TORONTO (Reuters) - Canada is exploring the use of gender-neutral options on identity cards, Justin Trudeau told a television station on Sunday as he became the first Canadian prime minister to march in a gay pride parade.

Trudeau, who participated in the downtown Toronto parade along with other politicians, did not give details, saying only the government was exploring the "best way" and studying other jurisdictions.

"That's part of the great arc of history sweeping towards justice," he told CP24.

Last week, the Canadian province of Ontario said it would allow the use of a third gender indicator, X, for driver's licenses, which are commonly used in North America to provide identification.

Countries including Australia, New Zealand and Nepal already allow the use of the X gender indicator.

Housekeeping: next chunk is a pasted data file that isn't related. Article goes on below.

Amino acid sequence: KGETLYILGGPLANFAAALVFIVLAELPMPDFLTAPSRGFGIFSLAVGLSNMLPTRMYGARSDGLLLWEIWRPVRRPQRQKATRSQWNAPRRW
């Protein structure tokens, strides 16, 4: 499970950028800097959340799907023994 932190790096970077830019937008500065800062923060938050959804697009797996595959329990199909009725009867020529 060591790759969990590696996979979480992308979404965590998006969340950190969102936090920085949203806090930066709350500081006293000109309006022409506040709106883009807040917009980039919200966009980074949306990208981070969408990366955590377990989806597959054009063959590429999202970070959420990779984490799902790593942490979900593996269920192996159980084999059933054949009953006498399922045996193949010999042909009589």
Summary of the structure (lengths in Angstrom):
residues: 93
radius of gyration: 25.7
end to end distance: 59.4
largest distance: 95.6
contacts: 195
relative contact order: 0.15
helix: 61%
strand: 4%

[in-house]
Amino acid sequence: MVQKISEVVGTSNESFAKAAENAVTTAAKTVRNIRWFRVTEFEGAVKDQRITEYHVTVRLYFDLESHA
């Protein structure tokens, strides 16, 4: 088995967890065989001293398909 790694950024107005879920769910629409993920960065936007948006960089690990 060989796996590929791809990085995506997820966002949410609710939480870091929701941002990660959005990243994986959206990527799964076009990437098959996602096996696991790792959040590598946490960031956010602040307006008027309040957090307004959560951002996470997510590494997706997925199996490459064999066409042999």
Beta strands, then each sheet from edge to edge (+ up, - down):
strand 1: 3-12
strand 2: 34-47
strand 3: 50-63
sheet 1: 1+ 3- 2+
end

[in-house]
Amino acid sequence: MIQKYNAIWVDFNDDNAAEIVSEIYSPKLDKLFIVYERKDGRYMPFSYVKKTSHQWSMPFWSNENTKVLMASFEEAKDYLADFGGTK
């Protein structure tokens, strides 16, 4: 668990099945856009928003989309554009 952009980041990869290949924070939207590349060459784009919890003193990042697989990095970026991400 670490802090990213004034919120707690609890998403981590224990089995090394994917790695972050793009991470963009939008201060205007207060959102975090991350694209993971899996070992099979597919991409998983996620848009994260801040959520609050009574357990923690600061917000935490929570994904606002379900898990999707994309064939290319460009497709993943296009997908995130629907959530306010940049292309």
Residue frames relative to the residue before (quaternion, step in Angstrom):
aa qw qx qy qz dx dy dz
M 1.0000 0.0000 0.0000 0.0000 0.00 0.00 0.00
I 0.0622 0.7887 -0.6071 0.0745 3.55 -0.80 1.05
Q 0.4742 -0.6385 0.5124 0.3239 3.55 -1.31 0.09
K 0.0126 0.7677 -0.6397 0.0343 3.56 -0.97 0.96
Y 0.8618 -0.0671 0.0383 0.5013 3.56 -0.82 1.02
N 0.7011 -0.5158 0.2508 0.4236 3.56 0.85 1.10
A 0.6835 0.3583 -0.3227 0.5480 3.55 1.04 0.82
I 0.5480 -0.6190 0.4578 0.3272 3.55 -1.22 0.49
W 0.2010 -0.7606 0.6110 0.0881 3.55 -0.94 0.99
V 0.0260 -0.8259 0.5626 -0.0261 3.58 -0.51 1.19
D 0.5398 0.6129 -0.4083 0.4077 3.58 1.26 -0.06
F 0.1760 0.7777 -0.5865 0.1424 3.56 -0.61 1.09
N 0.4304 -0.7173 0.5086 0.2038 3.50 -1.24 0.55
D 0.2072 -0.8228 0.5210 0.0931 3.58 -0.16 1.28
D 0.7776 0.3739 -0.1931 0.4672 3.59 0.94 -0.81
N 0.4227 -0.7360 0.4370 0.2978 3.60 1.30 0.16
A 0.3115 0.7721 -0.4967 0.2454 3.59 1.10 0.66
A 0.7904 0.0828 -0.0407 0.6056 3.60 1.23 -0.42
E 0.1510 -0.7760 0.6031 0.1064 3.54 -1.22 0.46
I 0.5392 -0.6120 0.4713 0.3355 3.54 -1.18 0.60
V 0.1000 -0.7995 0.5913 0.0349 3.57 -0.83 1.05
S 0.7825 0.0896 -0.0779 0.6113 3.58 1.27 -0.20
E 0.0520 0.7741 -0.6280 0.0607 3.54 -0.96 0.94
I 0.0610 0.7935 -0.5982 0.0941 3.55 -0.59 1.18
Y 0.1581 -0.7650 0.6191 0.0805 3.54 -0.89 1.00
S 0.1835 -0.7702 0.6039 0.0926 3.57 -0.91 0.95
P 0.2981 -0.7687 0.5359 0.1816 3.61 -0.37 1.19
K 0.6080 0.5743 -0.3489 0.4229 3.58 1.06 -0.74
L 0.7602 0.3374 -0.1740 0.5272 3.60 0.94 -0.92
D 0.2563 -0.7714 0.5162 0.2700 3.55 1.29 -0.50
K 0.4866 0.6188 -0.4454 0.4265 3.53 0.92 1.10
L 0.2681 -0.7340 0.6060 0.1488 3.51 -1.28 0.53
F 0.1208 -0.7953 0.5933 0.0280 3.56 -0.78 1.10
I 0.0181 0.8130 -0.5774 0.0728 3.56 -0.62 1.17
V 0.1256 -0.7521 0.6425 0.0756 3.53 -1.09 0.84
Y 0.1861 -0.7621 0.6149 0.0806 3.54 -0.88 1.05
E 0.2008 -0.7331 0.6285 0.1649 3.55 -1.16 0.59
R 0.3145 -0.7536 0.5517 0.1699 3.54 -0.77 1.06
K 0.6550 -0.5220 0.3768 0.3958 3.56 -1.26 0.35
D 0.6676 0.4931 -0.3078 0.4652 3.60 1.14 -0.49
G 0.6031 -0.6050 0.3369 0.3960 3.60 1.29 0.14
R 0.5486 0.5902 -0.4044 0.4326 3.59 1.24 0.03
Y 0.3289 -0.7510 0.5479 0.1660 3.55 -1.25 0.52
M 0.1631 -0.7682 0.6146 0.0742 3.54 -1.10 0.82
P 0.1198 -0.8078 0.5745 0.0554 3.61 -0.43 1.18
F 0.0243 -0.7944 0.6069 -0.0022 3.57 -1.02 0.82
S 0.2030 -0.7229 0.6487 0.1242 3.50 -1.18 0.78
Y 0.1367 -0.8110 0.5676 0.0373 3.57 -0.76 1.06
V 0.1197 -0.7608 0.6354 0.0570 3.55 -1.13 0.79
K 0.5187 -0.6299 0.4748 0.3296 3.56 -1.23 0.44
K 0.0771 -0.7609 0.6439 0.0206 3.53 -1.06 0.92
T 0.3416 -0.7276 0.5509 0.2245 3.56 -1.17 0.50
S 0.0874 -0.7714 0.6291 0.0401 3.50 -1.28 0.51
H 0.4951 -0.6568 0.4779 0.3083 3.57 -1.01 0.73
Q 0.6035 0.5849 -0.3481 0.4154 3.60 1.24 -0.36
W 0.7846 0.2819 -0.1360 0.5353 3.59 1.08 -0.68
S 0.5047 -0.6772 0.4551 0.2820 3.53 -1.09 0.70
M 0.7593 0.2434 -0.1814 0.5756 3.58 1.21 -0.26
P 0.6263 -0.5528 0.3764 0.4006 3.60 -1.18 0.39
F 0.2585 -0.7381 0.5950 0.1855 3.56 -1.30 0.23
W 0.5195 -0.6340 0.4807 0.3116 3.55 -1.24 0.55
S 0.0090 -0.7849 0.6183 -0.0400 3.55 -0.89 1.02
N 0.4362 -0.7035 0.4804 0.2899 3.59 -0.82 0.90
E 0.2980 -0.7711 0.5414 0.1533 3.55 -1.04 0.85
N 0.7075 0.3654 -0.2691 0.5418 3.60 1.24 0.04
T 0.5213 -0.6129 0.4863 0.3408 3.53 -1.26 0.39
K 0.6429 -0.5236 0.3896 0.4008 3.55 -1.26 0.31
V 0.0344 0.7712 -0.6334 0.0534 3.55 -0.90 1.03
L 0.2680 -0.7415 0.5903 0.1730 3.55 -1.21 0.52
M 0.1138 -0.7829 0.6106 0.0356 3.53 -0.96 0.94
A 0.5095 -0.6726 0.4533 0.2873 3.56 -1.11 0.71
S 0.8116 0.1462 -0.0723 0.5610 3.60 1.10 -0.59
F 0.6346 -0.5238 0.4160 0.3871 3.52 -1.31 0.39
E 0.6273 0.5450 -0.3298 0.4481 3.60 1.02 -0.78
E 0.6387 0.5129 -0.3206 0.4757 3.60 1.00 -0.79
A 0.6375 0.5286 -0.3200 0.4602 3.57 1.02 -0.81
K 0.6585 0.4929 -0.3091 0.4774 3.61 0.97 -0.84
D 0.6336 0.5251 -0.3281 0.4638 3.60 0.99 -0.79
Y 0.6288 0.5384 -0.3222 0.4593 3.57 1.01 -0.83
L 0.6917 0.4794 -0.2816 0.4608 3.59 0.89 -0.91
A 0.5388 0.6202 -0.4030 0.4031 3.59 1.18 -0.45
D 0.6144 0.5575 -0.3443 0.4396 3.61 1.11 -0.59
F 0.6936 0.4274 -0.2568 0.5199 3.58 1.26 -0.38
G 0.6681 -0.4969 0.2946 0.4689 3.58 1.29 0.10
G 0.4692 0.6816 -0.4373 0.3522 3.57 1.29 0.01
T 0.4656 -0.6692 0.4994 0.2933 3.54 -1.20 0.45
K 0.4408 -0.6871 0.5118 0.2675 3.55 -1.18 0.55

Trudeau also said last month's relaxation of Canadian blood-donation restrictions on men who have sex with other men was "not good enough," saying the government was going to work toward easing it further.

According to Canadian Blood Services, men who have sex with other men can now donate after one year of abstinence, down from five years previously.

Trudeau said Toronto's annual parade was made more poignant this year by the shooting rampage that killed 49 people last month at the Pulse gay nightclub in Orlando, Florida.

"We have to remember the importance of safe spaces and safe communities, like the Pulse was, is something to uphold," he said.

(Reporting by Ethan Lou in Toronto; Editing by Bill Rigby and Peter Cooney)